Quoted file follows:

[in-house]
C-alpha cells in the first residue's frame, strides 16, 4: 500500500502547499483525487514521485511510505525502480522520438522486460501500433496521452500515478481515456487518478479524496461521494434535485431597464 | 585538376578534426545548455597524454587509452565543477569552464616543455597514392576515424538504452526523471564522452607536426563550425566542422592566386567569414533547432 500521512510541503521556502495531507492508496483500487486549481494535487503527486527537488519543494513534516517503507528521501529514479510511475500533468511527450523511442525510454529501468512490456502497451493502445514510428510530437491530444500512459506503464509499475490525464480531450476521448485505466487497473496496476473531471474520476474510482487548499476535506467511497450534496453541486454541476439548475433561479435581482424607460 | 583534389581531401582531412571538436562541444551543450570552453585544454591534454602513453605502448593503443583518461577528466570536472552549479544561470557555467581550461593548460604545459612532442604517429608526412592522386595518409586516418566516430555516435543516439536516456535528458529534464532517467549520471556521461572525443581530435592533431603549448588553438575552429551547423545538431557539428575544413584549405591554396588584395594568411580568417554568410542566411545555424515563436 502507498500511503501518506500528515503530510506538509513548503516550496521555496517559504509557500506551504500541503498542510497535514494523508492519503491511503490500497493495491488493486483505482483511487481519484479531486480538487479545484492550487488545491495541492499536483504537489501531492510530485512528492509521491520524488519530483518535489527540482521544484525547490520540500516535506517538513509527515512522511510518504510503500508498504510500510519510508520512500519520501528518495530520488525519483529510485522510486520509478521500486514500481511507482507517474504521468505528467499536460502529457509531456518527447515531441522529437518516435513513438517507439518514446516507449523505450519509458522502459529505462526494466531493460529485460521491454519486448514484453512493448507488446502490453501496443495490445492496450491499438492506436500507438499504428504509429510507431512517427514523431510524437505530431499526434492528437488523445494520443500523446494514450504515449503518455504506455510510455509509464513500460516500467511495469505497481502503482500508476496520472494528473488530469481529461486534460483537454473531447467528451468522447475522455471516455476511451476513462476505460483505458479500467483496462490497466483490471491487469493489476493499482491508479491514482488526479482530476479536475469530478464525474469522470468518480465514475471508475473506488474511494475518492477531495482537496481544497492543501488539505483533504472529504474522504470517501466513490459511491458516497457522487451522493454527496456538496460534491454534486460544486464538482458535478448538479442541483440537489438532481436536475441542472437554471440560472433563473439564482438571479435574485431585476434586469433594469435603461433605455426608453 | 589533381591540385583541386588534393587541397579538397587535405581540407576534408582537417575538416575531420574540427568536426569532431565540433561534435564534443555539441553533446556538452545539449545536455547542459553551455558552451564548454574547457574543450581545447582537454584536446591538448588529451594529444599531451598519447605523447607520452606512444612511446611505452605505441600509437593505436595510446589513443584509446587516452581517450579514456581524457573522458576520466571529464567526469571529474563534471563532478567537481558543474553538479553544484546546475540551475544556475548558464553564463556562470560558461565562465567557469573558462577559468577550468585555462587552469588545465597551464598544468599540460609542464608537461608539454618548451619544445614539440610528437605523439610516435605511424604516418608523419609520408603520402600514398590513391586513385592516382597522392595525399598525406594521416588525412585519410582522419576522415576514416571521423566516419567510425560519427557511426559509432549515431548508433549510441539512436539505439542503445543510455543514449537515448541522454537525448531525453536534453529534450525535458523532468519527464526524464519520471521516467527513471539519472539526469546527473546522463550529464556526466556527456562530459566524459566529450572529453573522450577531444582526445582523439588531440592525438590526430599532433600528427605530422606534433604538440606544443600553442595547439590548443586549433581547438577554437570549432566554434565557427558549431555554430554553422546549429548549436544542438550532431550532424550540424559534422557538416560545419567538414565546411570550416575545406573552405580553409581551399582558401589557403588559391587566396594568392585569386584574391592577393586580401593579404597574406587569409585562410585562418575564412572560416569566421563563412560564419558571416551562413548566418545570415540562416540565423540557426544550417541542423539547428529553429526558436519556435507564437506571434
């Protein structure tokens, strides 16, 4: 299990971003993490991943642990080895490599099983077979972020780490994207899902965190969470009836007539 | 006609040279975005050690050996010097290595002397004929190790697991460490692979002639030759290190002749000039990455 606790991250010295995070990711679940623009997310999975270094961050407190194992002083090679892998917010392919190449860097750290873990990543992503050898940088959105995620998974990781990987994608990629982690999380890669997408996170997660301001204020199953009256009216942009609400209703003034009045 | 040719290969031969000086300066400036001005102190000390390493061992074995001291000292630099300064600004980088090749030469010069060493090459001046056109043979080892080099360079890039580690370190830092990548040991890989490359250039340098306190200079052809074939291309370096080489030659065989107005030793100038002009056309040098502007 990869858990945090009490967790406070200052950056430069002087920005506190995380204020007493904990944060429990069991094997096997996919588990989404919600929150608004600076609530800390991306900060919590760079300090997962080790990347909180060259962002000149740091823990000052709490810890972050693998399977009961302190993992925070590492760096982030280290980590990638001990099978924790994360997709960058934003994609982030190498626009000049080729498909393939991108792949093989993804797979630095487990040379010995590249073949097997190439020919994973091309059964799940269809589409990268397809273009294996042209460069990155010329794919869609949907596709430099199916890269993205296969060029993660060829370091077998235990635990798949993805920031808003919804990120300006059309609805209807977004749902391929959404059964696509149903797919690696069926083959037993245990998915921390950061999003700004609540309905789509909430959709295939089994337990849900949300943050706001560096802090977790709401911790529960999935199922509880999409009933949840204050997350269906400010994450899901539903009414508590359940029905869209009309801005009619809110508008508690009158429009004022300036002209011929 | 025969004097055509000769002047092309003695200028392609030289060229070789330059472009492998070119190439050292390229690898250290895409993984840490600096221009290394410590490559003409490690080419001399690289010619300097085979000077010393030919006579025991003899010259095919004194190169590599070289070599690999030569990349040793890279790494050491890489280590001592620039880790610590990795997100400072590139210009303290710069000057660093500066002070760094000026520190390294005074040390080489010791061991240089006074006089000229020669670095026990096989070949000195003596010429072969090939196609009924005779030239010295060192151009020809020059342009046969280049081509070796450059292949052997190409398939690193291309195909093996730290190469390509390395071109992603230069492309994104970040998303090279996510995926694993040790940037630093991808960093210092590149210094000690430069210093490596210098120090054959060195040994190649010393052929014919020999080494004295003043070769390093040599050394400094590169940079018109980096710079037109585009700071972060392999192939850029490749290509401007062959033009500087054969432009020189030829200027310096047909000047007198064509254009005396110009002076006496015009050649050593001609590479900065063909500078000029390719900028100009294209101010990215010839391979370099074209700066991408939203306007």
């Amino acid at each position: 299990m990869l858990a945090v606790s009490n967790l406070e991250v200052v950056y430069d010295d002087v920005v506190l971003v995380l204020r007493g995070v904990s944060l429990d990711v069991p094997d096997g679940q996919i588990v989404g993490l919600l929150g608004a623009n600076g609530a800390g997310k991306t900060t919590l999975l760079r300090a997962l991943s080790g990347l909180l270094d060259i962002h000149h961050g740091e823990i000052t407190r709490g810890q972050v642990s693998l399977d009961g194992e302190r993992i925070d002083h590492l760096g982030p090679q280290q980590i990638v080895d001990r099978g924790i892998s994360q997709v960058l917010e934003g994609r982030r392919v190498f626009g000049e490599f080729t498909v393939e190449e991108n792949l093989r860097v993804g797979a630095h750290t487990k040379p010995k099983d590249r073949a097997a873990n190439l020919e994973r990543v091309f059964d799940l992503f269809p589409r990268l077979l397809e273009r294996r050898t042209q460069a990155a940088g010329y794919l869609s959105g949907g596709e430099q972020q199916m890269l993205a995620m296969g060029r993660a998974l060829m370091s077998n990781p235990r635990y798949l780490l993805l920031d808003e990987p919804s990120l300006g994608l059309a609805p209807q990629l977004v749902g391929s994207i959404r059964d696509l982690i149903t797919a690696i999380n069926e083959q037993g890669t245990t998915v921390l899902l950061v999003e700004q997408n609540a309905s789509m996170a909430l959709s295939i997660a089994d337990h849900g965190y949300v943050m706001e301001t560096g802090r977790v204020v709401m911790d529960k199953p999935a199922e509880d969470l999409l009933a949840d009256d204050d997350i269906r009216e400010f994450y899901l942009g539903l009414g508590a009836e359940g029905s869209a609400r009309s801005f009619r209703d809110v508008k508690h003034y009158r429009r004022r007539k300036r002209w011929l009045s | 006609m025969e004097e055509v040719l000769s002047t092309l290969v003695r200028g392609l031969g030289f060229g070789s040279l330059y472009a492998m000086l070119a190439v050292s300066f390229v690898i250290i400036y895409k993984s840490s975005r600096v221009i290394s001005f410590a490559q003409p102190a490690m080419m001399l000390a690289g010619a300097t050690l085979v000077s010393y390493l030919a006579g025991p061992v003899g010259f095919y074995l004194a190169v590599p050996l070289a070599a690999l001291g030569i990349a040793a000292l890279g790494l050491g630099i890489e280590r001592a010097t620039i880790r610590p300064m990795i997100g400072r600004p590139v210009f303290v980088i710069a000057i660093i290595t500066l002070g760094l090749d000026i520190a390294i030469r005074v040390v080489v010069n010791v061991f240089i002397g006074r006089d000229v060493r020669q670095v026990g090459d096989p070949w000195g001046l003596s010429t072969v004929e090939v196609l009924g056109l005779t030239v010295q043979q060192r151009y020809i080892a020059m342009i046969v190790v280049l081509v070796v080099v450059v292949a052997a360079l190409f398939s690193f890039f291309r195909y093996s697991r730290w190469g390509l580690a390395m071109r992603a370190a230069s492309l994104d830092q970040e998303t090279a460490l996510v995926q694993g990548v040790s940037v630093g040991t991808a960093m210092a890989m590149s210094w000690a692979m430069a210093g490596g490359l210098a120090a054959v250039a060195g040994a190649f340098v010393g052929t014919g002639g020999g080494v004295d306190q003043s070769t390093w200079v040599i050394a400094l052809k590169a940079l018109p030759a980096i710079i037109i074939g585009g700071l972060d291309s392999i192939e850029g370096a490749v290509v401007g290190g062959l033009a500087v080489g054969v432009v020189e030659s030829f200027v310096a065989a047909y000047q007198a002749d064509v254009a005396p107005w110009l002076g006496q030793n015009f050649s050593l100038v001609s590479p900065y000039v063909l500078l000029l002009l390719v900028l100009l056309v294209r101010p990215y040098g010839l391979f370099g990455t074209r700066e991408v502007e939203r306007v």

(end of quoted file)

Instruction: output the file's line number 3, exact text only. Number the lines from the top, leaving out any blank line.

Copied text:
């Protein structure tokens, strides 16, 4: 299990971003993490991943642990080895490599099983077979972020780490994207899902965190969470009836007539 | 006609040279975005050690050996010097290595002397004929190790697991460490692979002639030759290190002749000039990455 606790991250010295995070990711679940623009997310999975270094961050407190194992002083090679892998917010392919190449860097750290873990990543992503050898940088959105995620998974990781990987994608990629982690999380890669997408996170997660301001204020199953009256009216942009609400209703003034009045 | 040719290969031969000086300066400036001005102190000390390493061992074995001291000292630099300064600004980088090749030469010069060493090459001046056109043979080892080099360079890039580690370190830092990548040991890989490359250039340098306190200079052809074939291309370096080489030659065989107005030793100038002009056309040098502007 990869858990945090009490967790406070200052950056430069002087920005506190995380204020007493904990944060429990069991094997096997996919588990989404919600929150608004600076609530800390991306900060919590760079300090997962080790990347909180060259962002000149740091823990000052709490810890972050693998399977009961302190993992925070590492760096982030280290980590990638001990099978924790994360997709960058934003994609982030190498626009000049080729498909393939991108792949093989993804797979630095487990040379010995590249073949097997190439020919994973091309059964799940269809589409990268397809273009294996042209460069990155010329794919869609949907596709430099199916890269993205296969060029993660060829370091077998235990635990798949993805920031808003919804990120300006059309609805209807977004749902391929959404059964696509149903797919690696069926083959037993245990998915921390950061999003700004609540309905789509909430959709295939089994337990849900949300943050706001560096802090977790709401911790529960999935199922509880999409009933949840204050997350269906400010994450899901539903009414508590359940029905869209009309801005009619809110508008508690009158429009004022300036002209011929 | 025969004097055509000769002047092309003695200028392609030289060229070789330059472009492998070119190439050292390229690898250290895409993984840490600096221009290394410590490559003409490690080419001399690289010619300097085979000077010393030919006579025991003899010259095919004194190169590599070289070599690999030569990349040793890279790494050491890489280590001592620039880790610590990795997100400072590139210009303290710069000057660093500066002070760094000026520190390294005074040390080489010791061991240089006074006089000229020669670095026990096989070949000195003596010429072969090939196609009924005779030239010295060192151009020809020059342009046969280049081509070796450059292949052997190409398939690193291309195909093996730290190469390509390395071109992603230069492309994104970040998303090279996510995926694993040790940037630093991808960093210092590149210094000690430069210093490596210098120090054959060195040994190649010393052929014919020999080494004295003043070769390093040599050394400094590169940079018109980096710079037109585009700071972060392999192939850029490749290509401007062959033009500087054969432009020189030829200027310096047909000047007198064509254009005396110009002076006496015009050649050593001609590479900065063909500078000029390719900028100009294209101010990215010839391979370099074209700066991408939203306007």